UNDERSTANDING BAIL AND CRIMINAL CHARGES
Bail works by releasing a person who has been arrested in exchange for money in which the court holds until all proceedings surrounding the accused person are complete. Bail is intended to serve as a guarantee that the defendant will appear in court as required in order to recover the bail once all proceedings have been finalized.
In many cases, trials can take months or even years after the initial arrest to begin, and if not for bail, many people, many of whom are innocent, would be forced to sit in jail until this time. At the very least, obtaining bail can prevent an extreme financial hardship, as the person would be unable to work during this time. In addition, while waiting for a court date, a person would miss the basic enjoyment of living his or her life if bail were unavailable.
Below, we discuss the process of posting bail, the different types of bail available, and certian circumstances in which bail may not be allowed.
How Does The Bail Process Work?
When a person is arrested, he or she is first taken to a police station and booked. When a suspect is booked, or processed, a police officer records information about the suspect (name, address, birthday and appearance) and the alleged crime. The officer will then conduct a criminal background check and take the suspect’s fingerprints and mug shot. The suspect is usually allowed to make a phone call at this time. Finally, the officer puts the suspect in a jail cell, usually with other recently booked suspects. The person will generally see a judge the next morning, where, in most circumstances, a bond amount will be set.
For less serious crimes, a suspect may be allowed to post bail immediately after being booked. Otherwise, the suspect will have to wait (usually less than 24 hours) for a bail hearing where a judge will determine if the accused is eligible for bail and at what cost. The amount of bail depends on the severity of the crime, but is ultimately at the judge’s discretion.
In determining bail, a judge may take into account standard bail bond guidelines, the defendant’s criminal history (if any), the defendant’s history of showing up for past court appearances, ties to the community, whether the suspect is a danger to others and any other concerns the judge may have.
Types Of Bail
There are five primary types of bail, although some are used much less frequently than others.
Cash Bond means that the accused person pays the full amount of the bail bond in cash. Sometimes the court will accept checks and credit cards as well. As long as the person appears for all required court dates and settings, this cash bond will be returned to him or her at the end of the case. This is a great advantage of a Cash Bond, as it does not require a person to pay a non-refundable percentage of the bond to a Bail Bond Company. Of course, in order to post this type of bond, a person must actually have the money to post the bond in full.
Also called a bail bond, a surety bond can be used for any amount of bail, but is especially useful when the accused cannot afford to pay the bail amount in full. This type of bail often involves a friend or relative of the accused contacting a bail bond agent, also known as a bail bondsman. A bail bond agent is backed by a special type of insurance company called a surety company and pledges to pay the full value of the bond if the accused doesn’t appear in court. In return, the bail bond agent charges his client a service fee or percentage (usually around 10 percent) that is kept by the bondsman. The bail bondsman may also sometimes require a co-signer or collect some sort of collateral (i.e., title to a house, car or boat, jewelry or electronics).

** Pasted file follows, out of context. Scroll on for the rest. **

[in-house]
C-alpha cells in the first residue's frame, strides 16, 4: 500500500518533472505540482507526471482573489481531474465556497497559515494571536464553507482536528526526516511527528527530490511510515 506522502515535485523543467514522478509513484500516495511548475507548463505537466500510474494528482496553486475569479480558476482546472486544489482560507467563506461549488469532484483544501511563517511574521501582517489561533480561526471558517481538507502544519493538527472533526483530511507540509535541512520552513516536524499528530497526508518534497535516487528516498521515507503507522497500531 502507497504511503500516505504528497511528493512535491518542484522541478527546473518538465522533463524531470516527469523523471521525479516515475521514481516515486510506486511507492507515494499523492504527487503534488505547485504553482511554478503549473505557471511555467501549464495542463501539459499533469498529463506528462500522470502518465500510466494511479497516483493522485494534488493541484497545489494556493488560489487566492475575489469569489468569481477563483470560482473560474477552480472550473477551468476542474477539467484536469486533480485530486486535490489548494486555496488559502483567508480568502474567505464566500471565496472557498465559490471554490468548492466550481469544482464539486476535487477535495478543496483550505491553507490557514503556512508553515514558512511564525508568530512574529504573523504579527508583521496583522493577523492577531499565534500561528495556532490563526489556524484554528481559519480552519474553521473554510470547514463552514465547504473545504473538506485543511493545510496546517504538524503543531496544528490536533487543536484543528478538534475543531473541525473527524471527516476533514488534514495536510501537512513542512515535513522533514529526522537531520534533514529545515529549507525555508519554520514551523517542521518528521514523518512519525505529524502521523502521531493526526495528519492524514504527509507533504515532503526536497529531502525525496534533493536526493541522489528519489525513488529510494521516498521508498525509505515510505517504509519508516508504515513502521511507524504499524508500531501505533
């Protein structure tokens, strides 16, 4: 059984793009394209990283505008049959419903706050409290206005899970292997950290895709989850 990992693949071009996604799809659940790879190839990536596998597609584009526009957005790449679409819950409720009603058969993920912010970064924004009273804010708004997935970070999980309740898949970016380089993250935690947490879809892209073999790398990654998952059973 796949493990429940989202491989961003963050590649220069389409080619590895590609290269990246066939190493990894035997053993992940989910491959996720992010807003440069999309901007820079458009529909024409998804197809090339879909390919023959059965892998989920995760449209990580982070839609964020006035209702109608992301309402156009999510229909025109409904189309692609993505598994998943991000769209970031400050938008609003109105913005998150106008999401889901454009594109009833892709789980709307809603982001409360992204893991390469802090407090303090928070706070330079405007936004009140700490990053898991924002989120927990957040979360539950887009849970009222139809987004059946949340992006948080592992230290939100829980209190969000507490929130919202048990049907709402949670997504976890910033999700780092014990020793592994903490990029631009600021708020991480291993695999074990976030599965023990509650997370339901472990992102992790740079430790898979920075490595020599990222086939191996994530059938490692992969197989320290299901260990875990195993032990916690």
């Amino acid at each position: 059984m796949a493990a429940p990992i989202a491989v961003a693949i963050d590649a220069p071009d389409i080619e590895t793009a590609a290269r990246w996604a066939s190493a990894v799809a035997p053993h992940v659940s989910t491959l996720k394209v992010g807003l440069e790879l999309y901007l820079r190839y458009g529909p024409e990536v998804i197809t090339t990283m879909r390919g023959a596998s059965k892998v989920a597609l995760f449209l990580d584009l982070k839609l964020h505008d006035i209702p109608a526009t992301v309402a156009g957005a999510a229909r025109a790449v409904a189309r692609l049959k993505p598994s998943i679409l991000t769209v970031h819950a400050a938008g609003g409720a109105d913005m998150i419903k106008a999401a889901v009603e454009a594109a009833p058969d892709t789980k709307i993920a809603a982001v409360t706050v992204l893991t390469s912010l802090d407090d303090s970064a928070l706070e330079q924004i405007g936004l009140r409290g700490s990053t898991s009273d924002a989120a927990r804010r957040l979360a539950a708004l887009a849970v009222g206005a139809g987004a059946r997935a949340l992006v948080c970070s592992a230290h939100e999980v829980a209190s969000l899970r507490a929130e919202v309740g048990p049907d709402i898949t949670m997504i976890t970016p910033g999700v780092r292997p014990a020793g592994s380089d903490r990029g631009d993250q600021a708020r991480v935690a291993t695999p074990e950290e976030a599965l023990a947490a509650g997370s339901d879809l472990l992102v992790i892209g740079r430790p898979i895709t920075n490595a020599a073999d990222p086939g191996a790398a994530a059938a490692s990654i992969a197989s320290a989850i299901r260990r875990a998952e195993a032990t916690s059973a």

Release On Citation (Cite-Out)
In some cases, an officer will not book a suspect at all, but will instead issue a citation saying that the accused must appear in court. While this process is less thorough than taking a suspect to a police station and performing the formal booking procedure, it allows the arresting officer to focus on catching more serious offenders.
Release On Personal Recognizance
A judge may also choose to release a suspect on his or her own recognizance, meaning that the suspect is responsible for showing up for court dates and does not have to pay any monetary bail bond. Personal recognizance bonds are usually only allowed when the charge involves a relatively minor, nonviolent crime and the defendant is not considered dangerous or thought to be a possible flight risk — meaning that it’s likely the person will not flee and will appear for his or her court date.
Sometimes a defendant can provide some property to act as a bond. In these cases, the court gets a lien (a legal claim) on the property in the amount of the bail. If the defendant doesn’t show up for his or her court appearances, the court can foreclose on the property to recover the forfeited bail.
Working With Bail Bond Agents
Most agents charge a premium of 10 percent, but there may be other fees and additional charges. If you have questions about these charges, ask the agent to explain them to you and present an itemized list. Keep all receipts and copies of anything you sign.
Also, understand that the agent has a vested interest in making sure clients show up for their court dates, so it is likely you will be required to report in with the bonding company (usually once per week), and he or she will generally contact you before scheduled court appearances.
Still Have Questions About Bail?
At Ross Law Offices, P.C., we are here to help you with this process. Please contact us to speak with an experienced criminal defense lawyer if you have any questions that have not been answered above. Please email us now or call our Denton office at (940) 230-2400.